The best interest of students extended to teaching them
life lessons.

“A lot of kids remember her life lessons, even after they
graduate,” Jeffery said. “If there was a problem at recess, they’d come in
after recess and she’d say, ‘Before we start on math, we’re going to talk about
a life lesson.’ She would talk to them about how to get along and how to work
together with somebody they don’t always see eye to eye with. She taught these
types of life lessons because they needed to know them to survive life.”

He remembers when he talked to Homer about starting the
day with her life lessons.

“I was trying to get all my teachers to do community
circles or morning meetings that talk about the expectations of the students
and their day,” he said. “She told me she does life lessons. I’m like, ‘Can you
do them in the morning?’ And she said, ‘Yes, but I’m also going to do them in
the afternoon and whenever else they need to happen. I want to be able to have
a life lesson with my kids so they could learn.’”

Drew Homer said the life lessons was what “she was famous
for” in addition to her motto, “You can do hard things.”

“She had hard things in her life, and she wanted to give
confidence to the kids that they can handle it,” he said. “It basically comes
from who she is—her faith, her personal beliefs, her outlook on life, what’s
right and what’s wrong. She wasn’t there just to teach math and science. She
was teaching the whole person.”

That mantra was on a sign at the school’s make-shift

Jeffery said the message of being able to do hard things
was in a video his son made for Homer, one of many get-well videos she received.

“She knew how kids learned. She didn’t teach down to
them. She just said, ‘This is how we do it and it can be hard. And it’s OK for
it to be hard, but we can do hard things,’” he said.

Her message is on the school’s website: “You can do hard things. Always believe in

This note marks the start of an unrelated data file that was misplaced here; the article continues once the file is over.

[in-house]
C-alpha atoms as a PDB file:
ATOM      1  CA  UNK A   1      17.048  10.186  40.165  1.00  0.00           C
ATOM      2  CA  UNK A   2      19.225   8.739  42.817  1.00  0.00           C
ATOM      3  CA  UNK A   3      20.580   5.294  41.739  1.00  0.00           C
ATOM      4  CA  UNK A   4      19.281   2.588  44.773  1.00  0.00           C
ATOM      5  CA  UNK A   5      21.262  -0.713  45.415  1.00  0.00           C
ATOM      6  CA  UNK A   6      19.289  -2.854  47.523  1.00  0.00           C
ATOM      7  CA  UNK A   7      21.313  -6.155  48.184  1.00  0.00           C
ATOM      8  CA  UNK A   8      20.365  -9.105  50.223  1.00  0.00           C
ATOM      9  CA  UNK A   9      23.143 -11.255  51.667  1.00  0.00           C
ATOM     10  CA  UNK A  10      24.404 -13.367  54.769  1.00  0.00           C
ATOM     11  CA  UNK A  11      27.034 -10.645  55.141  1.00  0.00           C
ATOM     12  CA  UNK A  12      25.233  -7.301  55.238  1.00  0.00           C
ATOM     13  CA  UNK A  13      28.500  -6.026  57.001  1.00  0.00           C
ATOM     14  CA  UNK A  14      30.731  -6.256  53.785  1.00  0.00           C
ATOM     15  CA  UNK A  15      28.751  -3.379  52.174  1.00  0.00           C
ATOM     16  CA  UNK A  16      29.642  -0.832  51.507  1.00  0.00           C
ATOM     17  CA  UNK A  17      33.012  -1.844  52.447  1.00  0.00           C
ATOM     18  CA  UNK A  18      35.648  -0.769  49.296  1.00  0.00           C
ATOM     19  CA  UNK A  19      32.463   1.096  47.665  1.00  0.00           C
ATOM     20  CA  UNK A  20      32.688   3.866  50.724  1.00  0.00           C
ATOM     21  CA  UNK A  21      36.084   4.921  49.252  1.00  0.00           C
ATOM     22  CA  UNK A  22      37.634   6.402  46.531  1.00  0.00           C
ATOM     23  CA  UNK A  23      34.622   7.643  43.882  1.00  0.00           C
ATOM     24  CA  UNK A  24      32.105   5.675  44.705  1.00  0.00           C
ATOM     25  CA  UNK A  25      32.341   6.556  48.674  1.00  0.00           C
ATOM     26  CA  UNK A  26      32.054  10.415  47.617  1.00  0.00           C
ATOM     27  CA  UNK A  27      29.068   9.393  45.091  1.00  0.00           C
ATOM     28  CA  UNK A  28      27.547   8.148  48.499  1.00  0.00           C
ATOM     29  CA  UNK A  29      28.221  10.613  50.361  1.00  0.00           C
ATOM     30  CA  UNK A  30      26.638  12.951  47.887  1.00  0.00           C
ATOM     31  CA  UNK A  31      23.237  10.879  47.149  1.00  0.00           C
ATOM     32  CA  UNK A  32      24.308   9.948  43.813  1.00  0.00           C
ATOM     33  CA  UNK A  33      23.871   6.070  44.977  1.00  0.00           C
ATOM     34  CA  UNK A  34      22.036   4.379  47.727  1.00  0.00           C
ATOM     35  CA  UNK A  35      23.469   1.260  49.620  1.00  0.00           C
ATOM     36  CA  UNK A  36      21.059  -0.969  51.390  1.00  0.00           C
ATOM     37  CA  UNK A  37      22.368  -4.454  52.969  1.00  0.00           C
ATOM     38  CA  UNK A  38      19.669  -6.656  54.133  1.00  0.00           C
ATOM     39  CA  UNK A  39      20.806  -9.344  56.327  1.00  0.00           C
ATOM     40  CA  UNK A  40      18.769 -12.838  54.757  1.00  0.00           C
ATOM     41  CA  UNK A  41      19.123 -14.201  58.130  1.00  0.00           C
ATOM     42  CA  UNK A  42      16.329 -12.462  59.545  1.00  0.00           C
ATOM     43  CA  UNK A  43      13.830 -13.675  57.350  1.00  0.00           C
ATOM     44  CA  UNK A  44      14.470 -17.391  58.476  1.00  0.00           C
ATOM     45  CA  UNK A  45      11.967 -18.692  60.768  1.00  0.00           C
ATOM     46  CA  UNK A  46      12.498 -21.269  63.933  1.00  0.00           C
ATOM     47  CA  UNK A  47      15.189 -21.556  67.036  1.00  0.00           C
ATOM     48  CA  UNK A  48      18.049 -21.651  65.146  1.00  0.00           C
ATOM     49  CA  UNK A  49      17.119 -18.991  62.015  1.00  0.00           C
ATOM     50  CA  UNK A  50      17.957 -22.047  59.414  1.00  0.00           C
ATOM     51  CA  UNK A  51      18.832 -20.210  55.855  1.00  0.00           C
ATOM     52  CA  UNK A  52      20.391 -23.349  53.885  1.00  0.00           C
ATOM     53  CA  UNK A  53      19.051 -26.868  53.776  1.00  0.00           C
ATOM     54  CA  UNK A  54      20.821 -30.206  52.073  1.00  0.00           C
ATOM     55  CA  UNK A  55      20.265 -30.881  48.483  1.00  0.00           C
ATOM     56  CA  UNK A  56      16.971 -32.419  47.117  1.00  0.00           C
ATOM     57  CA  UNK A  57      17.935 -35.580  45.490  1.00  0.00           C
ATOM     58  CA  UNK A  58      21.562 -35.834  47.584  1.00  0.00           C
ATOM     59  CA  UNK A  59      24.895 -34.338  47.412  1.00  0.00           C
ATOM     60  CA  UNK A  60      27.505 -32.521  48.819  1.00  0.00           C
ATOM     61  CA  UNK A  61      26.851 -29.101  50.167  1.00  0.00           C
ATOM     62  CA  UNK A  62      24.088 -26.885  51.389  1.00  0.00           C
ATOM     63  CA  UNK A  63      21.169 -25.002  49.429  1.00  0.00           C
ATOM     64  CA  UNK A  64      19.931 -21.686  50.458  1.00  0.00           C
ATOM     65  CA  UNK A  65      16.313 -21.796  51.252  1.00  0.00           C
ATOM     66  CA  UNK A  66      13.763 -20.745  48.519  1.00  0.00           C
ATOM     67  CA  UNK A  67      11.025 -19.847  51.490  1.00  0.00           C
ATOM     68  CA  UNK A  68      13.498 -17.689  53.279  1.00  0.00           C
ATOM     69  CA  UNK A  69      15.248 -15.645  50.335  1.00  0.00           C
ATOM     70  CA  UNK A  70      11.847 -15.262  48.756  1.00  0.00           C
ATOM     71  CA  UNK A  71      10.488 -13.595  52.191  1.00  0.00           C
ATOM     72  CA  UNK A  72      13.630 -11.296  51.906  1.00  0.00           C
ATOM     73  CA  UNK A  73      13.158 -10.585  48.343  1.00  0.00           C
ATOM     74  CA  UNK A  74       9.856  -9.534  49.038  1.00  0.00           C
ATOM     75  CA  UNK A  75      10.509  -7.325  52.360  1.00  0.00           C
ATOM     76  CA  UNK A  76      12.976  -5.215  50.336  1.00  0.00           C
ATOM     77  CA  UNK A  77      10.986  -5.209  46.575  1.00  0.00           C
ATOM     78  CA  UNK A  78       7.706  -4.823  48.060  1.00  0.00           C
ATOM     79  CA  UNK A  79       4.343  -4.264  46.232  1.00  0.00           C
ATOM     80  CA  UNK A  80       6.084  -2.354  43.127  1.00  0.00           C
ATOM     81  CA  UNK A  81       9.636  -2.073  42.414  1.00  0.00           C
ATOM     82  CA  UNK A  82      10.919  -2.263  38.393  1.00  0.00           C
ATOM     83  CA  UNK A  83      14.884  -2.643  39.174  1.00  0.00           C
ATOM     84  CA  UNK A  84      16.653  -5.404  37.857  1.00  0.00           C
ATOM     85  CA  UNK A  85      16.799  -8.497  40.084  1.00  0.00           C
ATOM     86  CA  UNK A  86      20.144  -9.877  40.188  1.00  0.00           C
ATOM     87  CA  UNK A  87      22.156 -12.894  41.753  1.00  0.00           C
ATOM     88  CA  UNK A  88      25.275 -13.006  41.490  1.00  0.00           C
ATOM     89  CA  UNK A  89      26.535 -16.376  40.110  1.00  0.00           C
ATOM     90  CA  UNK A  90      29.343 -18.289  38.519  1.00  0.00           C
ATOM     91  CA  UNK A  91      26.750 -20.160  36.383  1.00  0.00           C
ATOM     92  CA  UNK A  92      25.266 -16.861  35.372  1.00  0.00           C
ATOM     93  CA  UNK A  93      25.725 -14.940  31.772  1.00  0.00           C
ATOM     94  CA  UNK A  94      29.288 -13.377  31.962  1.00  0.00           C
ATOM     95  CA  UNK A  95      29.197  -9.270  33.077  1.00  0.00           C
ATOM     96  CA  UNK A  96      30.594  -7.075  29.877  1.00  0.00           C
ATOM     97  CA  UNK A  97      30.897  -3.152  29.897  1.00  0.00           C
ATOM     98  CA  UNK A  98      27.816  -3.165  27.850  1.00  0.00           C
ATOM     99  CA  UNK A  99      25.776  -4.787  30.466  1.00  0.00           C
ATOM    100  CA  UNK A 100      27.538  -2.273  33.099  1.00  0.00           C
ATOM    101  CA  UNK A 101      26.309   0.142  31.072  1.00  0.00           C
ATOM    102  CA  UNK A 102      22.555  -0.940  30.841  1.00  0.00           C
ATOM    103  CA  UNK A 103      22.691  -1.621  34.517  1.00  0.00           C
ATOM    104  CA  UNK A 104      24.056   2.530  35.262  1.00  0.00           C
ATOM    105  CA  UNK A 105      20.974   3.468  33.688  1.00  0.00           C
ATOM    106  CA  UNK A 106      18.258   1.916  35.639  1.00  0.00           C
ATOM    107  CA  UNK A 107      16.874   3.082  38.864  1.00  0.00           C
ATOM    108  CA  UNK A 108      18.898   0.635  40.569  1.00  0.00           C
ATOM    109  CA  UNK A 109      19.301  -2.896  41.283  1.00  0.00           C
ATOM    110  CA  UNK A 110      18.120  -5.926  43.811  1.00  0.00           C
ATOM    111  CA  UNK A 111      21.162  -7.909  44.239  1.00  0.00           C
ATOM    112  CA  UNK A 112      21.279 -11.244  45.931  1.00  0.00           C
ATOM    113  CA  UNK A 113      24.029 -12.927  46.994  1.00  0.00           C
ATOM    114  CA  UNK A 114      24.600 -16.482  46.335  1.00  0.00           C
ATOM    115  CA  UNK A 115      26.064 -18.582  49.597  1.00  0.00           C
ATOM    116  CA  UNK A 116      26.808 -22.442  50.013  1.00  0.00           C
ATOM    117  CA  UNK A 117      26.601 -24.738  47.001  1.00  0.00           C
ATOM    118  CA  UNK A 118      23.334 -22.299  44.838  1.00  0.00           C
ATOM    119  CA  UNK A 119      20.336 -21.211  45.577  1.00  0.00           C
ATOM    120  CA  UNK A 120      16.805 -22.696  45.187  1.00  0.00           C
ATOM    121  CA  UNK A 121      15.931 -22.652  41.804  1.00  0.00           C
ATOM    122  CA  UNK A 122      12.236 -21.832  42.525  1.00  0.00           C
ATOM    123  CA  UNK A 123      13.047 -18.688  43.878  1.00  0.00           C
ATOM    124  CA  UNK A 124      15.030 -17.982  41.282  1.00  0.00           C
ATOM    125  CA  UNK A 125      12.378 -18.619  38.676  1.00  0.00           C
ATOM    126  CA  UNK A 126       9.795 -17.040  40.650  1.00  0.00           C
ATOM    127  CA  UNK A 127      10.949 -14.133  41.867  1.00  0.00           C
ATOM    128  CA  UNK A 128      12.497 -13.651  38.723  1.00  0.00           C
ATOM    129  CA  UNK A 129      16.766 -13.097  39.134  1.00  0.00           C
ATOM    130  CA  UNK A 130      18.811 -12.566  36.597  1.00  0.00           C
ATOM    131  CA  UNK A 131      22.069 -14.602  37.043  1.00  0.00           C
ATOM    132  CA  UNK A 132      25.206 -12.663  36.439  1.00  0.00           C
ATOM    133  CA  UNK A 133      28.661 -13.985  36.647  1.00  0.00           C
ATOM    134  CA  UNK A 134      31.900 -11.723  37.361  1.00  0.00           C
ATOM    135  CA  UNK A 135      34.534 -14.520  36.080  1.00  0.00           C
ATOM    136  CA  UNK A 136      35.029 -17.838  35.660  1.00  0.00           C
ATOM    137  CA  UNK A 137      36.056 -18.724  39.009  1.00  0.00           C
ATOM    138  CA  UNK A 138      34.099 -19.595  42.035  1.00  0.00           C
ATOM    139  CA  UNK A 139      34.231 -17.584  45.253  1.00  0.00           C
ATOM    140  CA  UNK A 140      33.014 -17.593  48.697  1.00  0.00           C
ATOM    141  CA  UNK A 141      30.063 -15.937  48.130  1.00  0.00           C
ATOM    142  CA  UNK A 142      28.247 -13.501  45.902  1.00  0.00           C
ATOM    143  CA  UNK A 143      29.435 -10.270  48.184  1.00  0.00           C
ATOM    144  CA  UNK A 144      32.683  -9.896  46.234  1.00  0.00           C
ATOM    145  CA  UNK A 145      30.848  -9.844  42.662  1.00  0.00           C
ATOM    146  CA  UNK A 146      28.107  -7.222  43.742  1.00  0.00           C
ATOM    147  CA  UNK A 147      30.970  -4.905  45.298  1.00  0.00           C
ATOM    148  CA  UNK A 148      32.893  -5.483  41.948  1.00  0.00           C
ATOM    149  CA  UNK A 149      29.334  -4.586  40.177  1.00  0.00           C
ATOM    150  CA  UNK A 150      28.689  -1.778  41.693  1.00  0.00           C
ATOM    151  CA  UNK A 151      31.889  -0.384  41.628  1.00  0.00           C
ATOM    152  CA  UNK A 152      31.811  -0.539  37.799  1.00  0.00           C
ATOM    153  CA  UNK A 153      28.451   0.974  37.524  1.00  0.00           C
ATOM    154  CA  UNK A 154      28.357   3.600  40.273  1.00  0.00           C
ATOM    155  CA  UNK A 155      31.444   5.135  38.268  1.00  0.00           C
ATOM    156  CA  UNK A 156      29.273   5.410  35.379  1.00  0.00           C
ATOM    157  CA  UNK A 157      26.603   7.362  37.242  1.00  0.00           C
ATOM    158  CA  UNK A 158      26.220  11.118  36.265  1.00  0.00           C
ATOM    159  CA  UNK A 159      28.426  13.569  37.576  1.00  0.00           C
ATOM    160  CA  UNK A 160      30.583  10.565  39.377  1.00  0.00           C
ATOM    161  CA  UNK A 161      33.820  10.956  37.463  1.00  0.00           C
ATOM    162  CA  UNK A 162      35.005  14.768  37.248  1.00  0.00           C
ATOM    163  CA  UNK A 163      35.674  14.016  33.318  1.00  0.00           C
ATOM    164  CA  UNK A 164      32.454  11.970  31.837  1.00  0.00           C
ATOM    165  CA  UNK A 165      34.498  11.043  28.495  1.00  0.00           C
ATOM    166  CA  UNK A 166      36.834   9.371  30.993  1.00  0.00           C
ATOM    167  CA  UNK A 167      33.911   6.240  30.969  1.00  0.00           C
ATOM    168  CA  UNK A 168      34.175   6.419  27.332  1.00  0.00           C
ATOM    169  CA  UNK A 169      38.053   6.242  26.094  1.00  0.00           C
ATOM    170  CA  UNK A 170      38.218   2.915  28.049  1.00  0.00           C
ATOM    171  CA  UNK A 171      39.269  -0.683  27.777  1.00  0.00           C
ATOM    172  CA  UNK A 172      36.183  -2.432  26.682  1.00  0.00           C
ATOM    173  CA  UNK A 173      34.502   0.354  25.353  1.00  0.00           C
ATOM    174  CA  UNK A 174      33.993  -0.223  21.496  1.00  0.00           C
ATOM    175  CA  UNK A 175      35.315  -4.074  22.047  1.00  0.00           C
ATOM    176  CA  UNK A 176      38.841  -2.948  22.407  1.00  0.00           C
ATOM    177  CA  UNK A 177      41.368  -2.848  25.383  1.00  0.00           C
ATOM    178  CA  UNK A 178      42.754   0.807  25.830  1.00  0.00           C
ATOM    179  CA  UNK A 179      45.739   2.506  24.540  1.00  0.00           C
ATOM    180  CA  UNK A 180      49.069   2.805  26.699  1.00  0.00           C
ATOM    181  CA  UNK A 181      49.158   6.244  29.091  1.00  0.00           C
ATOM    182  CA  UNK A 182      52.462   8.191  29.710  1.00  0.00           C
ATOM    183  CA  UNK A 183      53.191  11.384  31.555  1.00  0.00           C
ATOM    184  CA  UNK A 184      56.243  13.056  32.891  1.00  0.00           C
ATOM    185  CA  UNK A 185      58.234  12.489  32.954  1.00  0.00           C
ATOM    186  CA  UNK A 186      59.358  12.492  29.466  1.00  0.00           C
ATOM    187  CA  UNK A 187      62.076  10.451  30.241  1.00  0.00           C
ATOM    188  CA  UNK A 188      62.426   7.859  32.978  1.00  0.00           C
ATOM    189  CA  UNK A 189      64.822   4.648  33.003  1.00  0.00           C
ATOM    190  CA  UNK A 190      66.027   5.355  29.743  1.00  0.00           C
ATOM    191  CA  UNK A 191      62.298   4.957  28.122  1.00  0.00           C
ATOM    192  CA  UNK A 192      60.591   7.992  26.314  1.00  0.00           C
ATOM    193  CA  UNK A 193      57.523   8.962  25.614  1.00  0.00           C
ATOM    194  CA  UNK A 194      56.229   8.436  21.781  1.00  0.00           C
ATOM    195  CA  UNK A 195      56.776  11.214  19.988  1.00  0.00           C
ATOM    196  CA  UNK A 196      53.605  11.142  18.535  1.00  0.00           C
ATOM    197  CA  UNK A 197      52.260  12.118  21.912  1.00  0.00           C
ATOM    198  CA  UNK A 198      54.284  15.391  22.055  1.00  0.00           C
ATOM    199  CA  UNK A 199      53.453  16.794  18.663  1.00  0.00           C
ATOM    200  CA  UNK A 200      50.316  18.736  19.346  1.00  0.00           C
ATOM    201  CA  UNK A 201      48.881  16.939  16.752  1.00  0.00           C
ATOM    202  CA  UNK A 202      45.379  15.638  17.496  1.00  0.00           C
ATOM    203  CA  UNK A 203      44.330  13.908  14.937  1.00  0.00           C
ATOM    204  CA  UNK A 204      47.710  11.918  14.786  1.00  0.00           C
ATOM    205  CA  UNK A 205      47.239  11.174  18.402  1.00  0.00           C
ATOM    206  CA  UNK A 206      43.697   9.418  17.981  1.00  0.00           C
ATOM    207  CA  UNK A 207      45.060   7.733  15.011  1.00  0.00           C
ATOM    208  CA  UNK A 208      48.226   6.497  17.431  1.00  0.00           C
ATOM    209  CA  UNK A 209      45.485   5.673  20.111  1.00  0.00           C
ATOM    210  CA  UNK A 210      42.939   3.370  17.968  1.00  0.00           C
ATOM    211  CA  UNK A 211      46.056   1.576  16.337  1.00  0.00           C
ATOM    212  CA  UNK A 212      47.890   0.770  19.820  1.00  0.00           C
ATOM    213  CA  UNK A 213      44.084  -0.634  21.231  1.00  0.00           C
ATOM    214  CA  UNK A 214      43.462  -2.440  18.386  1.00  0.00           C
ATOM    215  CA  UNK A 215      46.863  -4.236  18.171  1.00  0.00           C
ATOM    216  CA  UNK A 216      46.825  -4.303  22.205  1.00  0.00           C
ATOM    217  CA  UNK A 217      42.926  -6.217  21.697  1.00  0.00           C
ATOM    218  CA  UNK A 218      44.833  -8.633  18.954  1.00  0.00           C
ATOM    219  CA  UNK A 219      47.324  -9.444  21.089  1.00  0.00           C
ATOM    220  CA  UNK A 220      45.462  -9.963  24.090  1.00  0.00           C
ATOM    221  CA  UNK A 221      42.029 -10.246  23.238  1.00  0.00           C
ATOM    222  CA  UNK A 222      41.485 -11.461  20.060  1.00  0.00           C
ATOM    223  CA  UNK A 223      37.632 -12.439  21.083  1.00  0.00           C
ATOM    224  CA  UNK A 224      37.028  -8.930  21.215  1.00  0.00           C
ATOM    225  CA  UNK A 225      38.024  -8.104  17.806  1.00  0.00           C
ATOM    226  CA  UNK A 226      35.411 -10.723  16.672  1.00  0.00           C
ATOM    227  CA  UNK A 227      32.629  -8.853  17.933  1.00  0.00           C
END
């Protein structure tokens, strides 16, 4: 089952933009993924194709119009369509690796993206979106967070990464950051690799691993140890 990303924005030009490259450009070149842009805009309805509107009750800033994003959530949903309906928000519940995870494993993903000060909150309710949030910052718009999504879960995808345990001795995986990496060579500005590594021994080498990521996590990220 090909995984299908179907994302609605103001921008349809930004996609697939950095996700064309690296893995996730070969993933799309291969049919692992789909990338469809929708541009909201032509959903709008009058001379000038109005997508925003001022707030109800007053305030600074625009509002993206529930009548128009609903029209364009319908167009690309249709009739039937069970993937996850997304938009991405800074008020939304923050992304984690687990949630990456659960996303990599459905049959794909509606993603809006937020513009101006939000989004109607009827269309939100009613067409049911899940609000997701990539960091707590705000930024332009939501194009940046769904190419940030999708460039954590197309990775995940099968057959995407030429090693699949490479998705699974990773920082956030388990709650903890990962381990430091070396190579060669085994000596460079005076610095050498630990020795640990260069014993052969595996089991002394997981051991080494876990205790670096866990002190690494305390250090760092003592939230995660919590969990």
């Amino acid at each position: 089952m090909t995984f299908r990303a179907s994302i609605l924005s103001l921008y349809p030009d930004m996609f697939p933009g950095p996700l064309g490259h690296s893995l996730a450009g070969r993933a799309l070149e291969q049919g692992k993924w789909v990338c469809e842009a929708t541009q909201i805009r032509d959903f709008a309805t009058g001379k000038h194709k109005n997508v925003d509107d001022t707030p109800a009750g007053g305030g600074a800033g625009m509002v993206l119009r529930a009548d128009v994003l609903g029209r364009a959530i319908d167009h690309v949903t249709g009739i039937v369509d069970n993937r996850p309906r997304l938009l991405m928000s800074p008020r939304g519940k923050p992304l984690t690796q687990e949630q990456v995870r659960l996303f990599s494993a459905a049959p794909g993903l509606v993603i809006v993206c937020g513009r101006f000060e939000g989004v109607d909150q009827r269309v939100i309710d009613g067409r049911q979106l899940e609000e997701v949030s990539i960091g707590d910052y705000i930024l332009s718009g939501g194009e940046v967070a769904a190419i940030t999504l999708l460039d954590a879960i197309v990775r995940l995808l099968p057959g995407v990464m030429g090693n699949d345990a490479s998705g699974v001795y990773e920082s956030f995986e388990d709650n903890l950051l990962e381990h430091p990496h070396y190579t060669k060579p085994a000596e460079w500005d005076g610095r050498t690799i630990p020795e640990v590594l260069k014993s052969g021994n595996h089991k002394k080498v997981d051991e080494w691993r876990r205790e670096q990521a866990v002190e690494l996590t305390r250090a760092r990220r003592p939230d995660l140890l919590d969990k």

yourself. And it’s OK to make mistakes. Learn from them and move on. Never give
up. Remember to find joy in your journey.”

Former Principal Kelly Tauteoli
remembered how Homer taught in her classroom.

“Her room was very calm and positive and
fun; she laughed with the kids a lot,” she said. “Susan really cared about
every kid. You hear teachers care about students, but Susan really got to the
heart of kids because she understood them. She had them very well trained in
the procedures and they knew the expectations and she was consistent in them.
She was very patient and had supports and was very well organized. She always
knew exactly how the kids were doing. She was very on top of their learning and
had everything in place to make sure kids thrived.”

Tauteoli also said often times,
Homer would have some of the “harder” students in her classroom.

“Susan really seemed to get a lot of the harder kids because she was
good with them. She was very patient and had supports in place, and she didn’t
cuddle. She wanted to make sure all her students were learning,” she said.

Haycock agrees: “She
was an amazing teacher—and tough, but they knew she loved them. She could touch
the hardest student and they would love her until now and forever. She always
had kids coming back to say hello and tell her what they were up to and she
loved that. She loved her students and she lived in the Park Lane neighborhood.
Susan would find out when the kids’ plays and musicals were or any sporting
event and she would try to go to them, even while her own boys were young.”

She even included students in the fun when she turned 50.

“She came dressed in her poodle skirt, having fun with a ’50s
theme, and had a birthday party with the students,” Haycock said. “We also had a
‘Polar Express’ day where they could watch the movie and we served hot cocoa
and doughnuts.”

Homer knew how to engage her students in fun experiences
such as “unlock the classroom” worksheet competitions and creating poster
biographies in her lesson plans.

“She always
would say she’s a dinosaur when it comes to computers, but she would make